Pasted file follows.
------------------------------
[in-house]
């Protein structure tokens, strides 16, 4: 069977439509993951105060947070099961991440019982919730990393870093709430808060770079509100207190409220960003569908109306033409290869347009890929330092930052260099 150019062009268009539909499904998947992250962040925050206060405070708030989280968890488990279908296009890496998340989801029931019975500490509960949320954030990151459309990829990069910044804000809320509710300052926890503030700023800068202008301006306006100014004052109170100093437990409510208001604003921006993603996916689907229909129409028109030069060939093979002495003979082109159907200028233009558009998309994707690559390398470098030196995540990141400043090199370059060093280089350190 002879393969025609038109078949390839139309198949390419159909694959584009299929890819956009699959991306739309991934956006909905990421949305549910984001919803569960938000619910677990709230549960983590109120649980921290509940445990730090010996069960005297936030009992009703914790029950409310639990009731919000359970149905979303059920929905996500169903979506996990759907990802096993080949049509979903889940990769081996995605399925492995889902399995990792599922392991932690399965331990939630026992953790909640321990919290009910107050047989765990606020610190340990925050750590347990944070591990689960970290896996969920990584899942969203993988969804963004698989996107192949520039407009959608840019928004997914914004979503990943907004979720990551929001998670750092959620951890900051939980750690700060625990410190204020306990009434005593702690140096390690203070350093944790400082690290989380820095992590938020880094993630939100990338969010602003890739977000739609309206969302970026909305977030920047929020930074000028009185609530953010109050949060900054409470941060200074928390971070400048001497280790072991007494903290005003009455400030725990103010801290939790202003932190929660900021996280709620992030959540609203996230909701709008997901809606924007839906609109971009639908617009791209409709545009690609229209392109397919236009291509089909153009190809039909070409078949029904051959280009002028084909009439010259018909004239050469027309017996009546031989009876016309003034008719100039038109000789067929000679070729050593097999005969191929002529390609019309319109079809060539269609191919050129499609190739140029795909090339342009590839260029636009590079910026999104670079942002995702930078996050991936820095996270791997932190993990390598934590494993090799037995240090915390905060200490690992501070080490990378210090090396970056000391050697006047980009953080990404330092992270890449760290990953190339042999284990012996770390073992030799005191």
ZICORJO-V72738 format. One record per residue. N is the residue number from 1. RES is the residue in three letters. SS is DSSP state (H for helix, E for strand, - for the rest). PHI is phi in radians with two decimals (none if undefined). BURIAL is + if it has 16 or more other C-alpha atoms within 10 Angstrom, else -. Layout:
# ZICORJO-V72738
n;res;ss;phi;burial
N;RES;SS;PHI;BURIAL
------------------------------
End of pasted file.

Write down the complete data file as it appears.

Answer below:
[in-house]
């Protein structure tokens, strides 16, 4: 069977439509993951105060947070099961991440019982919730990393870093709430808060770079509100207190409220960003569908109306033409290869347009890929330092930052260099 150019062009268009539909499904998947992250962040925050206060405070708030989280968890488990279908296009890496998340989801029931019975500490509960949320954030990151459309990829990069910044804000809320509710300052926890503030700023800068202008301006306006100014004052109170100093437990409510208001604003921006993603996916689907229909129409028109030069060939093979002495003979082109159907200028233009558009998309994707690559390398470098030196995540990141400043090199370059060093280089350190 002879393969025609038109078949390839139309198949390419159909694959584009299929890819956009699959991306739309991934956006909905990421949305549910984001919803569960938000619910677990709230549960983590109120649980921290509940445990730090010996069960005297936030009992009703914790029950409310639990009731919000359970149905979303059920929905996500169903979506996990759907990802096993080949049509979903889940990769081996995605399925492995889902399995990792599922392991932690399965331990939630026992953790909640321990919290009910107050047989765990606020610190340990925050750590347990944070591990689960970290896996969920990584899942969203993988969804963004698989996107192949520039407009959608840019928004997914914004979503990943907004979720990551929001998670750092959620951890900051939980750690700060625990410190204020306990009434005593702690140096390690203070350093944790400082690290989380820095992590938020880094993630939100990338969010602003890739977000739609309206969302970026909305977030920047929020930074000028009185609530953010109050949060900054409470941060200074928390971070400048001497280790072991007494903290005003009455400030725990103010801290939790202003932190929660900021996280709620992030959540609203996230909701709008997901809606924007839906609109971009639908617009791209409709545009690609229209392109397919236009291509089909153009190809039909070409078949029904051959280009002028084909009439010259018909004239050469027309017996009546031989009876016309003034008719100039038109000789067929000679070729050593097999005969191929002529390609019309319109079809060539269609191919050129499609190739140029795909090339342009590839260029636009590079910026999104670079942002995702930078996050991936820095996270791997932190993990390598934590494993090799037995240090915390905060200490690992501070080490990378210090090396970056000391050697006047980009953080990404330092992270890449760290990953190339042999284990012996770390073992030799005191």
ZICORJO-V72738 format. One record per residue. N is the residue number from 1. RES is the residue in three letters. SS is DSSP state (H for helix, E for strand, - for the rest). PHI is phi in radians with two decimals (none if undefined). BURIAL is + if it has 16 or more other C-alpha atoms within 10 Angstrom, else -. Layout:
# ZICORJO-V72738
n;res;ss;phi;burial
N;RES;SS;PHI;BURIAL